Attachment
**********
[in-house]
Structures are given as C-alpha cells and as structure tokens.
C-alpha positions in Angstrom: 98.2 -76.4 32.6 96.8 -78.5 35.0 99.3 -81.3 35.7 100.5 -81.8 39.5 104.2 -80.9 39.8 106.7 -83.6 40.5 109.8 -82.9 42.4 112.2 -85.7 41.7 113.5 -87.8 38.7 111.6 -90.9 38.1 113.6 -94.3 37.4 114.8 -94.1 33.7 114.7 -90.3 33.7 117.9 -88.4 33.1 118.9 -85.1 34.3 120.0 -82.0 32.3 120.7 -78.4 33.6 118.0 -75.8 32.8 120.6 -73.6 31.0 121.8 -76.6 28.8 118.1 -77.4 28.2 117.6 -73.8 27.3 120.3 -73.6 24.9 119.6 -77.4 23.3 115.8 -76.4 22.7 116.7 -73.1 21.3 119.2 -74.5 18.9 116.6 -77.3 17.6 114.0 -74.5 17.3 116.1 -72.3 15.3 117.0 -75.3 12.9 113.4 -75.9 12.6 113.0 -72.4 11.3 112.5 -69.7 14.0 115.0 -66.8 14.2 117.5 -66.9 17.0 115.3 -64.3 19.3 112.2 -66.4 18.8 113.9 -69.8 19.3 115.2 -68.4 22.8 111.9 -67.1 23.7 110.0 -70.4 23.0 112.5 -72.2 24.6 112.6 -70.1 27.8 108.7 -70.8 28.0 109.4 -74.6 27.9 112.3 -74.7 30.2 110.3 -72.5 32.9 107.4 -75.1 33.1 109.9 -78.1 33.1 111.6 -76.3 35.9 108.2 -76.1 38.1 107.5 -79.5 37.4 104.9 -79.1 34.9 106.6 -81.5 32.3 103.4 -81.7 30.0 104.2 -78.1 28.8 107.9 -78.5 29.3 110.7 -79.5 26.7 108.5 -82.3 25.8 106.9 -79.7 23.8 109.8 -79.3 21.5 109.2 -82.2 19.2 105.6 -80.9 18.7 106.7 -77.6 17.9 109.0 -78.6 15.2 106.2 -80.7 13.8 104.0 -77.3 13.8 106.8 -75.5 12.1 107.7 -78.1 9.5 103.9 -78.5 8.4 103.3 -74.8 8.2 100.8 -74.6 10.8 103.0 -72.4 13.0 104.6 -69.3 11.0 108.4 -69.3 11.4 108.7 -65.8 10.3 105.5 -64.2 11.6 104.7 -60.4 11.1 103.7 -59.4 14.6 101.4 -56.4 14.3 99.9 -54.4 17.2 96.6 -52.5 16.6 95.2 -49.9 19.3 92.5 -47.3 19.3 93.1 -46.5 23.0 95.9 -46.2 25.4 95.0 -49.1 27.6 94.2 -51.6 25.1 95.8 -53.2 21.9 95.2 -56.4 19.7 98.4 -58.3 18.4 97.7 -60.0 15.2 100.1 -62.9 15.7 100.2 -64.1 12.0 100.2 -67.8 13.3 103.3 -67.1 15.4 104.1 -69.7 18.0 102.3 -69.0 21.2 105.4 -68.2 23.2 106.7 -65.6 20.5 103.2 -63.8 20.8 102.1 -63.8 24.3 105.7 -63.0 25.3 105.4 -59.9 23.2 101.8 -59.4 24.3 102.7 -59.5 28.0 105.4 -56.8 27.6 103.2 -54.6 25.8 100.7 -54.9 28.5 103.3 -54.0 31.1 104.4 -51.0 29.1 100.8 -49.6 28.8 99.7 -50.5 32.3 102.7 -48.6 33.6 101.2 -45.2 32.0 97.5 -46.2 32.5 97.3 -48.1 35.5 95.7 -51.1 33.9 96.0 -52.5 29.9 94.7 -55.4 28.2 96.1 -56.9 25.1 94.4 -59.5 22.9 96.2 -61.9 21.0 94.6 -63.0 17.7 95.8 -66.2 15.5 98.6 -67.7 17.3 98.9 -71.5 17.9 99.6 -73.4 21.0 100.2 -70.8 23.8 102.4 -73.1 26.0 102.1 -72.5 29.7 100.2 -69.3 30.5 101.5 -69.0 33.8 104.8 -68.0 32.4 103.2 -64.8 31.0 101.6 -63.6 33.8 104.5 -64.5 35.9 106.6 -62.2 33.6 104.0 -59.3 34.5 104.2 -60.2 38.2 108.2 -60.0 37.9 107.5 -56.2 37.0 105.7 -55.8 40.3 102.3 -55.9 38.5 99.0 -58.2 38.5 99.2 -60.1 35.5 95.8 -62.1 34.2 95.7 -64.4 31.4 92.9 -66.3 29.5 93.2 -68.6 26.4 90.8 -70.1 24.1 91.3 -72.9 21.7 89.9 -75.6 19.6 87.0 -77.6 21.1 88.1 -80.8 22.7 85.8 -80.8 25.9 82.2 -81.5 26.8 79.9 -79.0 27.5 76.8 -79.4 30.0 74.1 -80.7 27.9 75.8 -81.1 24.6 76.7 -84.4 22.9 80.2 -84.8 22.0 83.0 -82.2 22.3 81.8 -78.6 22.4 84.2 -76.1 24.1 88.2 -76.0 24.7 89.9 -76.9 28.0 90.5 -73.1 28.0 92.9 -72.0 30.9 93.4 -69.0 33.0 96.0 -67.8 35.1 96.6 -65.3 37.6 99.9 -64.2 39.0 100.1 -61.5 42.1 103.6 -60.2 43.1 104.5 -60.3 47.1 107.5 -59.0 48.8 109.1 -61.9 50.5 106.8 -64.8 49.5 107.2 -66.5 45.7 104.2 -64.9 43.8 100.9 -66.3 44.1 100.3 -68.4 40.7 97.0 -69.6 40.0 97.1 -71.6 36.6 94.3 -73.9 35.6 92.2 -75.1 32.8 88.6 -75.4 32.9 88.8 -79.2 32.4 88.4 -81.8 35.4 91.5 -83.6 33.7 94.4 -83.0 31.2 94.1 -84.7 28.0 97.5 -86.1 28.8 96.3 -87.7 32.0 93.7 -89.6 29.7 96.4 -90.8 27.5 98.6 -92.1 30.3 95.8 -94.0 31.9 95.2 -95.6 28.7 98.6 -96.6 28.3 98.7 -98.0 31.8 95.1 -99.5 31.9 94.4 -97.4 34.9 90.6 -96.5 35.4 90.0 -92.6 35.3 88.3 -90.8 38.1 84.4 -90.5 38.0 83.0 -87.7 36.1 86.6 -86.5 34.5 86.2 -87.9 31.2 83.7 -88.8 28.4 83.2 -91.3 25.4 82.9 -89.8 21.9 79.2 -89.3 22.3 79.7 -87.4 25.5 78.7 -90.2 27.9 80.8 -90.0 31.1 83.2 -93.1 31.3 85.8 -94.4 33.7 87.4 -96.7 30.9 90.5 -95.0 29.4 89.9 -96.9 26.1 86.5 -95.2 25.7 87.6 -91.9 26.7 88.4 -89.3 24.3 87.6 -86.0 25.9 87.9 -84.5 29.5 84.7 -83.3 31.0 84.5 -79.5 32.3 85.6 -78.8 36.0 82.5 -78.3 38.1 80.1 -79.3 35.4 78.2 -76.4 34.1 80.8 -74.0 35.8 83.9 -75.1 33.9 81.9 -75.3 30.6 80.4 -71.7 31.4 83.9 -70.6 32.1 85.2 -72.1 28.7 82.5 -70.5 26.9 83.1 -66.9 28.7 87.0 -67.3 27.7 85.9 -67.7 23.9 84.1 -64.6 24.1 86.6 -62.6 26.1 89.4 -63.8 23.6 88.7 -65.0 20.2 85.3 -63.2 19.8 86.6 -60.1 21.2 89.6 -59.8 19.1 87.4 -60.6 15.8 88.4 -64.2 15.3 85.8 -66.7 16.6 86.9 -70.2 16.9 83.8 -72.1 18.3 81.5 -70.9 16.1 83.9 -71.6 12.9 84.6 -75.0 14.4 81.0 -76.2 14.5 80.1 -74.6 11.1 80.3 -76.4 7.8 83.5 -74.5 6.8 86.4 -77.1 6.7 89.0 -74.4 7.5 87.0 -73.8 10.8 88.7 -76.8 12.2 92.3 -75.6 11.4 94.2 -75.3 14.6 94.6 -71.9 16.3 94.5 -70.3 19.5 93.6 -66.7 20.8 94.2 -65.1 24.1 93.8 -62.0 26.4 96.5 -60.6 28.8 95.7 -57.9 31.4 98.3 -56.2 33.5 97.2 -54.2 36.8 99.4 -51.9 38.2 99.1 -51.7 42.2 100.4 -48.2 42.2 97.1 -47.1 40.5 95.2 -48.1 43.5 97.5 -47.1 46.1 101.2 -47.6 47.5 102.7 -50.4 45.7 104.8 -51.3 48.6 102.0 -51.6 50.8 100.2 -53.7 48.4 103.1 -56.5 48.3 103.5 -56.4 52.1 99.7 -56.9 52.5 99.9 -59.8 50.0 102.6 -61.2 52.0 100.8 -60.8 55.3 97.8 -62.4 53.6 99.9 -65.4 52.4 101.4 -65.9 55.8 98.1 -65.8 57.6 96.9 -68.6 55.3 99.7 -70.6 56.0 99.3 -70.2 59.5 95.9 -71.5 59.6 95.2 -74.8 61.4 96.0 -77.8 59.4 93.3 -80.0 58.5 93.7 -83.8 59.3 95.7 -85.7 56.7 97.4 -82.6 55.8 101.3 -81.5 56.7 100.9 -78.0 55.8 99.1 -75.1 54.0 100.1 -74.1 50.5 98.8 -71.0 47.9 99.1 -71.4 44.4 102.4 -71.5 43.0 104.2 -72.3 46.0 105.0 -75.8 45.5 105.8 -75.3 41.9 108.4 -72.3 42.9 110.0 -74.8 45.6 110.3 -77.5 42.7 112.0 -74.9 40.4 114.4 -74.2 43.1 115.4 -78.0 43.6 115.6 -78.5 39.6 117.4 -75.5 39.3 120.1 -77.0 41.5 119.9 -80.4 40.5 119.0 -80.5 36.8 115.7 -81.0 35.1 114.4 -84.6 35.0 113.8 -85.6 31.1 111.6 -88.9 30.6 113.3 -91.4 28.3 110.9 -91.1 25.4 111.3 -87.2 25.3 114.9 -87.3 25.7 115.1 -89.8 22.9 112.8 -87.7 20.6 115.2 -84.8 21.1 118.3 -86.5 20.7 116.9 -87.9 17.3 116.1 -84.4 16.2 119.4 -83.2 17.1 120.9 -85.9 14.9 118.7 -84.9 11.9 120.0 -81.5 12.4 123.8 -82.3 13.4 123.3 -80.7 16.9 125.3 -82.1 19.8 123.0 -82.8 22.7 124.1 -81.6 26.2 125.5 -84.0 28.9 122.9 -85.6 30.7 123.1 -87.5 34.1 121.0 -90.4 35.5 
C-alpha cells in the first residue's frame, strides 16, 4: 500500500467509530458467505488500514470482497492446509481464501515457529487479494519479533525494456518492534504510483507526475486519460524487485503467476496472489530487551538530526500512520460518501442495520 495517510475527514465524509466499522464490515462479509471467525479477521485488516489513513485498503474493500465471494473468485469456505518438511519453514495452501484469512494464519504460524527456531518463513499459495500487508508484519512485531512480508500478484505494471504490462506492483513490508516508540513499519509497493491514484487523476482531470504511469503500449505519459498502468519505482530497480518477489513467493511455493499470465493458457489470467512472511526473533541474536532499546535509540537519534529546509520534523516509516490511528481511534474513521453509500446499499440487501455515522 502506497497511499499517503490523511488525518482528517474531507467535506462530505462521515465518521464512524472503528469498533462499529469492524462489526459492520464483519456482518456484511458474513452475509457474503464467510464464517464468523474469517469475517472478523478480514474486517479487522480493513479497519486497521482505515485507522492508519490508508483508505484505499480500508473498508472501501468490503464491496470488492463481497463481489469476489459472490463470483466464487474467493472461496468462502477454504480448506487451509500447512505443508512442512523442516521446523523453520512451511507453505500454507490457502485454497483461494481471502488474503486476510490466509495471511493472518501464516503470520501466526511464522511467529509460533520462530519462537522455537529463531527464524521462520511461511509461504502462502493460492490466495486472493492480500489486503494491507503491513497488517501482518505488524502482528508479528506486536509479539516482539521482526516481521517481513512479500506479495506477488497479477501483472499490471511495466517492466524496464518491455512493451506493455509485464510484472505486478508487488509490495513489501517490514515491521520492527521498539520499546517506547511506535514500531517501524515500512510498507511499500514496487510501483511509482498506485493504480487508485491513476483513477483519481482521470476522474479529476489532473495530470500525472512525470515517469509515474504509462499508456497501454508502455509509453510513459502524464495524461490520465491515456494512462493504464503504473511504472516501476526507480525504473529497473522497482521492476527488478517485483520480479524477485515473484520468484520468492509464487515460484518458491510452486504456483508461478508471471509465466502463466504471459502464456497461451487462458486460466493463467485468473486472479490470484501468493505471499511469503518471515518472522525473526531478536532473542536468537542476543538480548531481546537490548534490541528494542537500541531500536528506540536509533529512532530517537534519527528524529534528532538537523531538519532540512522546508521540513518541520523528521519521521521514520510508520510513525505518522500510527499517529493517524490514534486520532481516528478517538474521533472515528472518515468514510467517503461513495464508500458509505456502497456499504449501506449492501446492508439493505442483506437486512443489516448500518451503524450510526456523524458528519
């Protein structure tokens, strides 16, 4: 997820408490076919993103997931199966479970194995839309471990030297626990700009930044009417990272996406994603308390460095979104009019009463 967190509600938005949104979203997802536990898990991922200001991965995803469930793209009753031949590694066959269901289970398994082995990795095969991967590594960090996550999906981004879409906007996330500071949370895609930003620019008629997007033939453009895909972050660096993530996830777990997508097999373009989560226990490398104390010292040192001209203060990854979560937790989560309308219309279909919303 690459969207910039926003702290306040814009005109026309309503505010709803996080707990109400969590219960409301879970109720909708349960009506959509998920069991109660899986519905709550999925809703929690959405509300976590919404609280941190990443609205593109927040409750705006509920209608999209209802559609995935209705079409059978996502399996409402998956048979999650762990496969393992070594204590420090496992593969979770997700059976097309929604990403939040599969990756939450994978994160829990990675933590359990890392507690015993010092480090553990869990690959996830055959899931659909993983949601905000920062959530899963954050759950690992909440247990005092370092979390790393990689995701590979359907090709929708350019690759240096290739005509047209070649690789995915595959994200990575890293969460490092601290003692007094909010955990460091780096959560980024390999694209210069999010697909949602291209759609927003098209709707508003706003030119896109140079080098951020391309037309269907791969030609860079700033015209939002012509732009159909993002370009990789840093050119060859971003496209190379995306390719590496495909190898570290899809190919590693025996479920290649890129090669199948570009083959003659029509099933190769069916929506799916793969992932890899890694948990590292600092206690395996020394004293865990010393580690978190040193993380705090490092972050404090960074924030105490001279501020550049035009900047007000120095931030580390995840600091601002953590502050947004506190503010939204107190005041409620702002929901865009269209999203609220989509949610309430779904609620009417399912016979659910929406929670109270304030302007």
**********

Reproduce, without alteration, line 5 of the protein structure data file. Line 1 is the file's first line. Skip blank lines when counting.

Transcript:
């Protein structure tokens, strides 16, 4: 997820408490076919993103997931199966479970194995839309471990030297626990700009930044009417990272996406994603308390460095979104009019009463 967190509600938005949104979203997802536990898990991922200001991965995803469930793209009753031949590694066959269901289970398994082995990795095969991967590594960090996550999906981004879409906007996330500071949370895609930003620019008629997007033939453009895909972050660096993530996830777990997508097999373009989560226990490398104390010292040192001209203060990854979560937790989560309308219309279909919303 690459969207910039926003702290306040814009005109026309309503505010709803996080707990109400969590219960409301879970109720909708349960009506959509998920069991109660899986519905709550999925809703929690959405509300976590919404609280941190990443609205593109927040409750705006509920209608999209209802559609995935209705079409059978996502399996409402998956048979999650762990496969393992070594204590420090496992593969979770997700059976097309929604990403939040599969990756939450994978994160829990990675933590359990890392507690015993010092480090553990869990690959996830055959899931659909993983949601905000920062959530899963954050759950690992909440247990005092370092979390790393990689995701590979359907090709929708350019690759240096290739005509047209070649690789995915595959994200990575890293969460490092601290003692007094909010955990460091780096959560980024390999694209210069999010697909949602291209759609927003098209709707508003706003030119896109140079080098951020391309037309269907791969030609860079700033015209939002012509732009159909993002370009990789840093050119060859971003496209190379995306390719590496495909190898570290899809190919590693025996479920290649890129090669199948570009083959003659029509099933190769069916929506799916793969992932890899890694948990590292600092206690395996020394004293865990010393580690978190040193993380705090490092972050404090960074924030105490001279501020550049035009900047007000120095931030580390995840600091601002953590502050947004506190503010939204107190005041409620702002929901865009269209999203609220989509949610309430779904609620009417399912016979659910929406929670109270304030302007």